- Court: Intellectual Property Archives
- Area(s) of Law: Trademarks, Copyright
- Date Filed: 08-07-2013
- Case #: Nos. 11–56573, 11–57160.
- Judge(s)/Court Below: United States Court of Appeals for the Ninth Circuit
- LexisNexis Citation: 2013 U.S. App. LEXIS 16322
- Westlaw Citation: 2013 WL 4007803
- Full Text Opinion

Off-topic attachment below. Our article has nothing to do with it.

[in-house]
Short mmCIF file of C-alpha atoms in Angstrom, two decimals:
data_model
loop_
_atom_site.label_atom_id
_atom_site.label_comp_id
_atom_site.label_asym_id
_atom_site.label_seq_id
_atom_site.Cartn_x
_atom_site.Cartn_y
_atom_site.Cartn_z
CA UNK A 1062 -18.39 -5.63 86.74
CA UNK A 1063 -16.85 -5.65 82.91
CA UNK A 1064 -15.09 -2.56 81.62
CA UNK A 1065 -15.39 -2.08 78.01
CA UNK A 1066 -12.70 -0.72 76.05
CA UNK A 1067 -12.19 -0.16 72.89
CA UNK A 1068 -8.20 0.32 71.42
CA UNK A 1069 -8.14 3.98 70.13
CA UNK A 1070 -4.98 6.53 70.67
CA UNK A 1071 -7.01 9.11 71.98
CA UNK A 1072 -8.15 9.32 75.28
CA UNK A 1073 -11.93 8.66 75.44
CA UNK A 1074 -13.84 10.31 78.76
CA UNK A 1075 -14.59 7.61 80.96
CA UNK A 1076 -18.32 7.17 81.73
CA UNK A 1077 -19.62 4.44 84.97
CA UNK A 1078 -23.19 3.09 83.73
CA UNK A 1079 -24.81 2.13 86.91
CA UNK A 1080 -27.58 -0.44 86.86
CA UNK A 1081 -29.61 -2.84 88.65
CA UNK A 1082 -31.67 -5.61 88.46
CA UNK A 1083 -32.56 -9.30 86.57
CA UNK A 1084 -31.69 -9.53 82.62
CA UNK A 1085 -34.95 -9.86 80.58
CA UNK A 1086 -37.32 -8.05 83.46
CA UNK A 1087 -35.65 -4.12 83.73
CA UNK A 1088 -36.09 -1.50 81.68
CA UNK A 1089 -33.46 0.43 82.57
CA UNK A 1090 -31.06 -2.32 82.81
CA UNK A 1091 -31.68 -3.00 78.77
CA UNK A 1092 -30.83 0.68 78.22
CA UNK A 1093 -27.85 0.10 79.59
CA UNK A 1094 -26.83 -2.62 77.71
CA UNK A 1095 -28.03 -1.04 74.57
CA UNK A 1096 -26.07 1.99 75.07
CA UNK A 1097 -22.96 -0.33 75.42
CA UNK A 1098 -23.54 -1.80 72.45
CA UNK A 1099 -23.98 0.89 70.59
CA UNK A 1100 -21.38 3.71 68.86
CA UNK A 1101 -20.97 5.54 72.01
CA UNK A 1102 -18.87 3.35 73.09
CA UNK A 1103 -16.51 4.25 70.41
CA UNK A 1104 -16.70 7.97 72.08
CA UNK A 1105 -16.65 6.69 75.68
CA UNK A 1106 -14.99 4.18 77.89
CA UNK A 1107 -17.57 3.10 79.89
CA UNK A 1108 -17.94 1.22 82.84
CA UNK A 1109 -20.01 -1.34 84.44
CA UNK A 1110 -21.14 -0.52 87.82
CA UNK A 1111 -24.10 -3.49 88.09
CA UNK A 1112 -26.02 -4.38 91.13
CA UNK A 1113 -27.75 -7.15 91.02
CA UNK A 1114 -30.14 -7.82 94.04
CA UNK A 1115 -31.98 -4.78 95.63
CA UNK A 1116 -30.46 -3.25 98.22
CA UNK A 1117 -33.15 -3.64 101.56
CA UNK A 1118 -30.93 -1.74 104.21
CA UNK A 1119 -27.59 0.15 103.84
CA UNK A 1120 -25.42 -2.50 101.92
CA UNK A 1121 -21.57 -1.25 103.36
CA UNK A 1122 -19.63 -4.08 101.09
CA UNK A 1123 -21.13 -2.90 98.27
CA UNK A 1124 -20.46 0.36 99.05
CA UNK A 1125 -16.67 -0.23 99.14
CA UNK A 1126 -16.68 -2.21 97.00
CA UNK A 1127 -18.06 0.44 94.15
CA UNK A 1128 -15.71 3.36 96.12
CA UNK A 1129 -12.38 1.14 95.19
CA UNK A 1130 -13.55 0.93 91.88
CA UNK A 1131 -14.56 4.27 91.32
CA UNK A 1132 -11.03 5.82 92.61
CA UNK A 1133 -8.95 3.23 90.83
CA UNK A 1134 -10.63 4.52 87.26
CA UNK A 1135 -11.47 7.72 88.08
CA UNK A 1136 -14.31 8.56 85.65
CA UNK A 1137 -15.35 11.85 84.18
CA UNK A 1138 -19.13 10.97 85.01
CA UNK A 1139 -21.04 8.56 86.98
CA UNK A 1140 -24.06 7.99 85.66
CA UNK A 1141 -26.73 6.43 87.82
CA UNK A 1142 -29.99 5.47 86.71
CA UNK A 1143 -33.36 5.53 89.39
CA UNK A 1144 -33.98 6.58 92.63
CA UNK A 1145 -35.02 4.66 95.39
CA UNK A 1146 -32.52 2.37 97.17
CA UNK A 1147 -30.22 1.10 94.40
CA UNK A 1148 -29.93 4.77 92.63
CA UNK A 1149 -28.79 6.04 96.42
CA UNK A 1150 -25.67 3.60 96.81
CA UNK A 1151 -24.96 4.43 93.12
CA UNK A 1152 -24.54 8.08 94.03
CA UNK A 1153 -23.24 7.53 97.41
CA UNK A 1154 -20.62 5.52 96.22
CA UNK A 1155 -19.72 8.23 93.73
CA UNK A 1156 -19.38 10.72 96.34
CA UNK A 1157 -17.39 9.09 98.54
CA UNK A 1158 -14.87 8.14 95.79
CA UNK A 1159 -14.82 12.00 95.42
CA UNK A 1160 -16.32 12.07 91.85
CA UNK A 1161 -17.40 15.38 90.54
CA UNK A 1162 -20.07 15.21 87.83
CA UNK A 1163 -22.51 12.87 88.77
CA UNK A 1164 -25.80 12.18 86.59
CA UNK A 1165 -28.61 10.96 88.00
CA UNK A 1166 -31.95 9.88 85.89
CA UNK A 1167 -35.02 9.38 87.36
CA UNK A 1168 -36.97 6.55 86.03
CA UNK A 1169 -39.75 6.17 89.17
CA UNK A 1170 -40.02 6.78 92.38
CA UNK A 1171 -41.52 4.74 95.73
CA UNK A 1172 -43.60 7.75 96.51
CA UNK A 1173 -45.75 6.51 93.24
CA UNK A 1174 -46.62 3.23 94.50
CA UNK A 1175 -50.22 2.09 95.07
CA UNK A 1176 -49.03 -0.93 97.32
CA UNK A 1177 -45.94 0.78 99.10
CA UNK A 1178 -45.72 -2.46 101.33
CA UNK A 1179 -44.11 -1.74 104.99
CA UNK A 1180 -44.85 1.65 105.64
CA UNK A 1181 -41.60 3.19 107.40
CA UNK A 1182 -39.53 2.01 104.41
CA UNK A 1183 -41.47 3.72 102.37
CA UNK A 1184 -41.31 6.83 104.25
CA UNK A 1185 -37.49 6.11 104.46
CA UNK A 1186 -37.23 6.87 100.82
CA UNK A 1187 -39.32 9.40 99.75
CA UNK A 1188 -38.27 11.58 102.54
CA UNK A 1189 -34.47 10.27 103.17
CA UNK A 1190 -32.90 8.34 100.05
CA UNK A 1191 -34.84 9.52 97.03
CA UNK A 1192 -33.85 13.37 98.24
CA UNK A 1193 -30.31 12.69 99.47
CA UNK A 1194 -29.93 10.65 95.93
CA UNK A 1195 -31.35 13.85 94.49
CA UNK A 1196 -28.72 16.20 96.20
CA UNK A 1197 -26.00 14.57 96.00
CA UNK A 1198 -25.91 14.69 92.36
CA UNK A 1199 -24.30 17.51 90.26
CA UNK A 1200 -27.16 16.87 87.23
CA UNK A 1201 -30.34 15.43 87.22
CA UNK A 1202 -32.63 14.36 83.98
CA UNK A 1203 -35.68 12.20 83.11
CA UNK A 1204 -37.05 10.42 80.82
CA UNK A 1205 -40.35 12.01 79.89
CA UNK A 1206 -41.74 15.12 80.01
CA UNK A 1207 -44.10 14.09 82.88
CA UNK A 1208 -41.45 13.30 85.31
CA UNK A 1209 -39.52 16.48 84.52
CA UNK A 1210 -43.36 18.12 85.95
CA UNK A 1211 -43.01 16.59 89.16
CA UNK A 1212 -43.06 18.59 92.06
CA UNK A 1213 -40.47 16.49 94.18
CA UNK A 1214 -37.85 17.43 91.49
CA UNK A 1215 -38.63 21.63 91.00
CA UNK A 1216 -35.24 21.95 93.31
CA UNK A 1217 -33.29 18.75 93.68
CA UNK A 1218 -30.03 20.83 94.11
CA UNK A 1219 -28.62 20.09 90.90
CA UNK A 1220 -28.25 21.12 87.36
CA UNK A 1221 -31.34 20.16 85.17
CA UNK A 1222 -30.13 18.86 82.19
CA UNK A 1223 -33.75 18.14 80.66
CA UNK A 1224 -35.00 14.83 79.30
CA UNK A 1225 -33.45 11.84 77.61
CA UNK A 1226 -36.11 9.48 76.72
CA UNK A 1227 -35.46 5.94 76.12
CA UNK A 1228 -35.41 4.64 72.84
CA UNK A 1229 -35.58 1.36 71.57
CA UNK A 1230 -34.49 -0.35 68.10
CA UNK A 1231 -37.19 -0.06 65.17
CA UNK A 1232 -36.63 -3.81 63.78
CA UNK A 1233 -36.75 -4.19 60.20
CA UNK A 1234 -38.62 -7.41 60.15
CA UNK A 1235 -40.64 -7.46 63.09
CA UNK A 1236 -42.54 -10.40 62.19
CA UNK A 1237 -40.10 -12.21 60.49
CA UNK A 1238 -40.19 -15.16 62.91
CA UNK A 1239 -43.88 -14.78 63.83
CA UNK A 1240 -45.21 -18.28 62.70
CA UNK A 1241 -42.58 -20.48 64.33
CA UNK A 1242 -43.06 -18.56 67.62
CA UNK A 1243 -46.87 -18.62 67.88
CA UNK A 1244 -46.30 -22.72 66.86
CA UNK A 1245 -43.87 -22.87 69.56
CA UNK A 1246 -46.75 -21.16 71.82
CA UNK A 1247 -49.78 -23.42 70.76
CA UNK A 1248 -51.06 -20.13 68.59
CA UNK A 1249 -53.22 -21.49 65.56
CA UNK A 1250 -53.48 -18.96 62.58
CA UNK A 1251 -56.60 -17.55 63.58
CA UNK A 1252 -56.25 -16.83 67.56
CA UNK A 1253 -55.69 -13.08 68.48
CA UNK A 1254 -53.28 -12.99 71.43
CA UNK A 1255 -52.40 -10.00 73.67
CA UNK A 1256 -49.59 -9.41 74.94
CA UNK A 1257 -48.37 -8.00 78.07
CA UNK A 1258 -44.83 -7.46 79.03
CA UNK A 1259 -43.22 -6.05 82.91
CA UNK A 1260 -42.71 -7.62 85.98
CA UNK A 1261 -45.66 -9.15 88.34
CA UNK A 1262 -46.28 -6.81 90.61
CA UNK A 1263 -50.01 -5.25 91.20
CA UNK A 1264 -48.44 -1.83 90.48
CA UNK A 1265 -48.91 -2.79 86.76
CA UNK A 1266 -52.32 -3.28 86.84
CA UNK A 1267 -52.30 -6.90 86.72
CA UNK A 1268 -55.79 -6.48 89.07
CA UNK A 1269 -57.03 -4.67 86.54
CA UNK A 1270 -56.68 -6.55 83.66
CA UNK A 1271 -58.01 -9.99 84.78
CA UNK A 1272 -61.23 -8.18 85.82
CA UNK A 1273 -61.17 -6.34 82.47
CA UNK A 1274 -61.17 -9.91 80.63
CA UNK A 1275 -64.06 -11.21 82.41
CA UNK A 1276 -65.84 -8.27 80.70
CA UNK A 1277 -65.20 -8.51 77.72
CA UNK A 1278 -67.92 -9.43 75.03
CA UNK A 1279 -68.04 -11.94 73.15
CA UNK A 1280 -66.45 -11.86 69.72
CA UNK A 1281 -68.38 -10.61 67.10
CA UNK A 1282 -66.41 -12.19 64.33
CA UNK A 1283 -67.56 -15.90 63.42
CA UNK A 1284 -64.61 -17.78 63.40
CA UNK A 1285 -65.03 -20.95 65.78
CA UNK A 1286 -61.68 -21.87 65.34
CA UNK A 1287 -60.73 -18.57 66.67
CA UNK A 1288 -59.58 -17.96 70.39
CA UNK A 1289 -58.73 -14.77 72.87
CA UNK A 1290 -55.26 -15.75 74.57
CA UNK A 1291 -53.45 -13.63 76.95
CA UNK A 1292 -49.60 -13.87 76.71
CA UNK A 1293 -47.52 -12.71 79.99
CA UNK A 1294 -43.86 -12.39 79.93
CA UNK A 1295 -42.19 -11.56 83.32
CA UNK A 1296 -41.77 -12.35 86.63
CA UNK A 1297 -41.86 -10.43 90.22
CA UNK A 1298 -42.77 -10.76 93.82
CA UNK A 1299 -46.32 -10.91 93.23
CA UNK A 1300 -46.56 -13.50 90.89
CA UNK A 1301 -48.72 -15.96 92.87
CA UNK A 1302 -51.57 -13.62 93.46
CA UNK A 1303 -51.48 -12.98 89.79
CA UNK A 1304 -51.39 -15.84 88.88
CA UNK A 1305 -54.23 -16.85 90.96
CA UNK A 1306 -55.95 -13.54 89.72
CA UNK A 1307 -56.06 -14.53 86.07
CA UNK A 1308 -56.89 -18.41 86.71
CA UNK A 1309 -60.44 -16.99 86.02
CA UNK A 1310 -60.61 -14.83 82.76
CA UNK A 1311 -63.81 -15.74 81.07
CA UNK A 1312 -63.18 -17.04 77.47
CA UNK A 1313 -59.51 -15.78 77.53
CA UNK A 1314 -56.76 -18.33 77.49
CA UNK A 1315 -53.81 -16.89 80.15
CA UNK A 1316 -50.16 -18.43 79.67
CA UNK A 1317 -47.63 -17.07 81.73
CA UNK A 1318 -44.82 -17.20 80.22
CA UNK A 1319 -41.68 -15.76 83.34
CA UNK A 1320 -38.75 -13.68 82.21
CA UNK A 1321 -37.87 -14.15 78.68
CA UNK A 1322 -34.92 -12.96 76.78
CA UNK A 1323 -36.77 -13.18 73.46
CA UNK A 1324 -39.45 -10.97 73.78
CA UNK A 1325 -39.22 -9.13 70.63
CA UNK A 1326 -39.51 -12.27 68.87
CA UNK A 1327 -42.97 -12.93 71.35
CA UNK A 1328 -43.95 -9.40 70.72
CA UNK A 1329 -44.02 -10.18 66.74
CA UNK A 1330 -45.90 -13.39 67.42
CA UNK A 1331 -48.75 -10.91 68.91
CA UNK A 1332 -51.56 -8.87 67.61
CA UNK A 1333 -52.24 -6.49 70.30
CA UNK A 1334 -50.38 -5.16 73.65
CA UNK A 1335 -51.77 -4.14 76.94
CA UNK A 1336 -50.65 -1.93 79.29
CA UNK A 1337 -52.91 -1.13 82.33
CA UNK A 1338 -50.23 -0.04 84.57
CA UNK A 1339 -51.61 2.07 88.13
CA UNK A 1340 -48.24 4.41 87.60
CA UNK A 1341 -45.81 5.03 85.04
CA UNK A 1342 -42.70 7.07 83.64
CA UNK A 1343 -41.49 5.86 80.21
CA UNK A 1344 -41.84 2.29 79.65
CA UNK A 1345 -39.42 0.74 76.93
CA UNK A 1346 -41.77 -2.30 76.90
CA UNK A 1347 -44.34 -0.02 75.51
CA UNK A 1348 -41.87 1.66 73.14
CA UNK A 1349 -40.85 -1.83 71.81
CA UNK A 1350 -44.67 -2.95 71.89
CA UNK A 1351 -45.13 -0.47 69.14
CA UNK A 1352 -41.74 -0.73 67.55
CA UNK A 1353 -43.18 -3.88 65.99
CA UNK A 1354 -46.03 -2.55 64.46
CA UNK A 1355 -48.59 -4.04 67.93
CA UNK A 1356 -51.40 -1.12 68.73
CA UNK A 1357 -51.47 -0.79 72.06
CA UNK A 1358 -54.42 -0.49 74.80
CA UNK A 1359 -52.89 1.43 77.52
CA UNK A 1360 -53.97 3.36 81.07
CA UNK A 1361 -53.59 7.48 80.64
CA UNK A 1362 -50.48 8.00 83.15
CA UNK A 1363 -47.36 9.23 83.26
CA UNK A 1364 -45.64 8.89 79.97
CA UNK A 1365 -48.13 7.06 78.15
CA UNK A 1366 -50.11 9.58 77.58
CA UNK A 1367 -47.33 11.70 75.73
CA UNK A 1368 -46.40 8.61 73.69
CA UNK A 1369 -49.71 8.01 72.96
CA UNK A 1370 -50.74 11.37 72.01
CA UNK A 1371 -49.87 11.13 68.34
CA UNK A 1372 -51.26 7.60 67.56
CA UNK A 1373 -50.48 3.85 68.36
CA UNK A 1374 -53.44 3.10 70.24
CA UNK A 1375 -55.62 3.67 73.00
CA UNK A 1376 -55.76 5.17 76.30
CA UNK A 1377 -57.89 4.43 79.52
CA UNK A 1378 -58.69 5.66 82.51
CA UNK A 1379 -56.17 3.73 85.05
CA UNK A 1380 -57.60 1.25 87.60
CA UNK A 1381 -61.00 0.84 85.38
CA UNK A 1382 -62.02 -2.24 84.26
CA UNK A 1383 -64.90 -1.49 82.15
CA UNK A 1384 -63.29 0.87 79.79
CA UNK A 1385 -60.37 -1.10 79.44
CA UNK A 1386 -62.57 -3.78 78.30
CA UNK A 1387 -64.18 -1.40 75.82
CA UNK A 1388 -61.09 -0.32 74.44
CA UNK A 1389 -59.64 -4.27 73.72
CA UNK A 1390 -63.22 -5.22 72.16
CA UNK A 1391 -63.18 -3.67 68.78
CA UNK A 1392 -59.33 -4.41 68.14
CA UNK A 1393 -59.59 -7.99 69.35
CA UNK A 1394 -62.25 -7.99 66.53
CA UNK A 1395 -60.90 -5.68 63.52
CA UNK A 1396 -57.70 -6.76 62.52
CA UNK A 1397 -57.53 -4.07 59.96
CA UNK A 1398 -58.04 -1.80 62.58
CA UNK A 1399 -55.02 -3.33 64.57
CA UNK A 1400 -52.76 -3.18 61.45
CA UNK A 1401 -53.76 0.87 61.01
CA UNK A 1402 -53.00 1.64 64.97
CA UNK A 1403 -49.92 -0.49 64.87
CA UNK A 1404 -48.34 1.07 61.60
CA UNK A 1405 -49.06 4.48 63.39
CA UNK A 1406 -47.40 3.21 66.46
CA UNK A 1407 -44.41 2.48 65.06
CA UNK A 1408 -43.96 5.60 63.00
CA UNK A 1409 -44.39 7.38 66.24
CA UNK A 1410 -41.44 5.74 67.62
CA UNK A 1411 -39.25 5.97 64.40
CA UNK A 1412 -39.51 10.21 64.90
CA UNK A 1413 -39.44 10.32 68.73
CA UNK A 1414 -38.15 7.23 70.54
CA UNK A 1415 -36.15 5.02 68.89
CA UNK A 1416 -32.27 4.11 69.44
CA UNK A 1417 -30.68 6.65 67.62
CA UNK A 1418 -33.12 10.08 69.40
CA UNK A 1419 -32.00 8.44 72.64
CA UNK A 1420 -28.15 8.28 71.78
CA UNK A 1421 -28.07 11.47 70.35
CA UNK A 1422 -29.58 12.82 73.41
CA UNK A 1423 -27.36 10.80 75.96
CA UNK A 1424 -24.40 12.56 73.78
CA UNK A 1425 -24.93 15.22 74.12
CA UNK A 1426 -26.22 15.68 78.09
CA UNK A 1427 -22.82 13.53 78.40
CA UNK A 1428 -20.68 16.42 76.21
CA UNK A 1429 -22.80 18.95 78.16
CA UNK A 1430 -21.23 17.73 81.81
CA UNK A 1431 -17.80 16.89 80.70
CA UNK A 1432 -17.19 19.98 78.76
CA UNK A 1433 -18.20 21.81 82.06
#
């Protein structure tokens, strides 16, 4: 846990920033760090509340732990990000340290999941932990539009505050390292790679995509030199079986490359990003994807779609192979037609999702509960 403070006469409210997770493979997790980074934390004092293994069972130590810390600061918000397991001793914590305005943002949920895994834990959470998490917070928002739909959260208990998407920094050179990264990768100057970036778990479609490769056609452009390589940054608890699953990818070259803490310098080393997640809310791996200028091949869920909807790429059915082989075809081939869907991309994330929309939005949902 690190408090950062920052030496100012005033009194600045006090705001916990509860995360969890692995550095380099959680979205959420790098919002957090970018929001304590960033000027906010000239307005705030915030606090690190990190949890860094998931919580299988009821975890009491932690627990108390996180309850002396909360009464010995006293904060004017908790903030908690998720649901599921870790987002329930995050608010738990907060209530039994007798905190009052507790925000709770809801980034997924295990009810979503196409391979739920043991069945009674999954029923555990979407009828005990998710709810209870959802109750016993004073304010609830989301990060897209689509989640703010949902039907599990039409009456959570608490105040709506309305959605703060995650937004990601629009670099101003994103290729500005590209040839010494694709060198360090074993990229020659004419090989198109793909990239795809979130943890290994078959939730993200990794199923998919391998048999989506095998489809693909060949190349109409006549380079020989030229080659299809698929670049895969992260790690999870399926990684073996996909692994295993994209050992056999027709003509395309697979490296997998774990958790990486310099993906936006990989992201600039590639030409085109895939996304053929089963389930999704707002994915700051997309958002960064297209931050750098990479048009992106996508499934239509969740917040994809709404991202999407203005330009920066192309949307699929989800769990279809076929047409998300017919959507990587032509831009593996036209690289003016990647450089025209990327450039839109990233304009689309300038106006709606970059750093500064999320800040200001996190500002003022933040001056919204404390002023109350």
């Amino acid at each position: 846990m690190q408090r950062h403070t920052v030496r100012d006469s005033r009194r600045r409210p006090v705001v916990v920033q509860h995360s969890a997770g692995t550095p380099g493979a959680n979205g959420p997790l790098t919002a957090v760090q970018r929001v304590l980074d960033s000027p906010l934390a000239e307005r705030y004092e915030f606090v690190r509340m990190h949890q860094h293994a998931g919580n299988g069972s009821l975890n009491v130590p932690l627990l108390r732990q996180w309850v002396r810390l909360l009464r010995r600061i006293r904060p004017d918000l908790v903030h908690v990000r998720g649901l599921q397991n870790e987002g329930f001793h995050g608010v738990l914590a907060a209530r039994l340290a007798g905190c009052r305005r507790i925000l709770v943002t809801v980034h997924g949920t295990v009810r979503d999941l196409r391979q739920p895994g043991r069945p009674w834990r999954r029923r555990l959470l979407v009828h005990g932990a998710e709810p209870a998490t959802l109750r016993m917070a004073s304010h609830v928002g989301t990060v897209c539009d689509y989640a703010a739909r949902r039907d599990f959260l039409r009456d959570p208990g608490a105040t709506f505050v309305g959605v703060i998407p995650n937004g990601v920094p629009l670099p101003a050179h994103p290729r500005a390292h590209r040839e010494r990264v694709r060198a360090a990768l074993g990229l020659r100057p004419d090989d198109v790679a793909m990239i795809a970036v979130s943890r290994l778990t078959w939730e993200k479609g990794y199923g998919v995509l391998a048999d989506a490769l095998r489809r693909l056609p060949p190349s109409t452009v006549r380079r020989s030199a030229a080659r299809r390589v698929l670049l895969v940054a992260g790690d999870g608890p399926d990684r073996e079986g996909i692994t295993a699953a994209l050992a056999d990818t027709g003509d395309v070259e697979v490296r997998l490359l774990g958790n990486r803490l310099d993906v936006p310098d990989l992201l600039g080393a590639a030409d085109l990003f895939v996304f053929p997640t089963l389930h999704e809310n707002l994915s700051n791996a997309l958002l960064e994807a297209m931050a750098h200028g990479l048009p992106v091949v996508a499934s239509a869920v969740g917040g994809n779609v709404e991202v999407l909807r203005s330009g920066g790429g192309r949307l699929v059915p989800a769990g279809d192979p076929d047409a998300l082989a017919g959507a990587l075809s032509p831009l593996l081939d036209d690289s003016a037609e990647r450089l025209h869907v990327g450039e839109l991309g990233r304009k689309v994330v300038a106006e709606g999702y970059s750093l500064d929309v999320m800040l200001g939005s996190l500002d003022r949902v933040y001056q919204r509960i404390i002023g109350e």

Opinion (O'Scannlain): In 2003, Derek Seltzer ("Seltzer"), an artist and illustrator, created the Scream Icon, a drawing of a screaming, contorted face. After creating this image he began copying them and posting them on walls around Los Angels. At times Seltzer used the Scream Icon to denote his presence and works on posters for his gallery shows. In 2008, photographer Roger Staub ("Staub") photographed a publicly posted copy of the Scream Icon and saved it to his personal collection. In May 2009, the band Green Day ("Band") released their newest album and hired a marketing firm to produce video back drops to accompany the new album during their promotional tour. The marketing firm in turn hired Staub to produce the video backdrops for each song. For the song East Jesus Nowhere, Staub created a video in which the Scream Icon was featured as the center image for the entire four minute video. The video backdrop was played at approximately 70 tour stops and during the Band's appearance at the 2009 MTV Music Video Awards. In November 2009, Seltzer filed for a copyright of the Scream Icon and sent a letter demanding compensation to the Band for their use of the image. A deal was unable to be reached and Seltzer brought suit for trademark infringement under the Lanham Act. The Lanham Act extends liability to "any person who uses in commerce any word, term, name, symbol or device which is likely to cause confusion, or to cause mistake, or to deceive as to the affiliation, connection or association with such person with another person." The district court granted summary judgement to the Band because Seltzer failed to produce evidence that he used this mark when selling goods or services. On appeal, Seltzer argued the Scream Icon's placement on certain advertisements for his appearance at an art gallery show was sufficient to establish trademark rights. However, Seltzer did not present any evidence that the use of the mark was “sufficiently public to identify or distinguish the marked goods in an appropriate segment of the public mind." Consequently, the district court's grant of summary judgment in favor of the Band was AFFIRMED.